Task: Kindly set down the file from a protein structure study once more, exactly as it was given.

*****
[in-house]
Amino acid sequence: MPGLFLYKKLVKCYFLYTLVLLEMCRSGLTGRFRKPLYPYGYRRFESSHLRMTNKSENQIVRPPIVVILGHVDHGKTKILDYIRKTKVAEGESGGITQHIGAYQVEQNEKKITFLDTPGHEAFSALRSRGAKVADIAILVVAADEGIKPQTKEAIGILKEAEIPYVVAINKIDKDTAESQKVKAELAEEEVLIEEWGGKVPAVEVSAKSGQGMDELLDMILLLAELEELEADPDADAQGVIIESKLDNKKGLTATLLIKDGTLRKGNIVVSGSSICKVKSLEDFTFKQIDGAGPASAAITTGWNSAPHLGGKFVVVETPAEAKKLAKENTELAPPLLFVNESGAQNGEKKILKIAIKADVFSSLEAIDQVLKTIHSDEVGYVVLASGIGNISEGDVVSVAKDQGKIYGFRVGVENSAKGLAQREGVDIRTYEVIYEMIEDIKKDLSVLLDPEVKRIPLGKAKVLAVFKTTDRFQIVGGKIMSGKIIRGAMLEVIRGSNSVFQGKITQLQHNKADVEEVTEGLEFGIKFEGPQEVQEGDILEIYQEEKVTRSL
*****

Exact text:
[in-house]
Amino acid sequence: MPGLFLYKKLVKCYFLYTLVLLEMCRSGLTGRFRKPLYPYGYRRFESSHLRMTNKSENQIVRPPIVVILGHVDHGKTKILDYIRKTKVAEGESGGITQHIGAYQVEQNEKKITFLDTPGHEAFSALRSRGAKVADIAILVVAADEGIKPQTKEAIGILKEAEIPYVVAINKIDKDTAESQKVKAELAEEEVLIEEWGGKVPAVEVSAKSGQGMDELLDMILLLAELEELEADPDADAQGVIIESKLDNKKGLTATLLIKDGTLRKGNIVVSGSSICKVKSLEDFTFKQIDGAGPASAAITTGWNSAPHLGGKFVVVETPAEAKKLAKENTELAPPLLFVNESGAQNGEKKILKIAIKADVFSSLEAIDQVLKTIHSDEVGYVVLASGIGNISEGDVVSVAKDQGKIYGFRVGVENSAKGLAQREGVDIRTYEVIYEMIEDIKKDLSVLLDPEVKRIPLGKAKVLAVFKTTDRFQIVGGKIMSGKIIRGAMLEVIRGSNSVFQGKITQLQHNKADVEEVTEGLEFGIKFEGPQEVQEGDILEIYQEEKVTRSL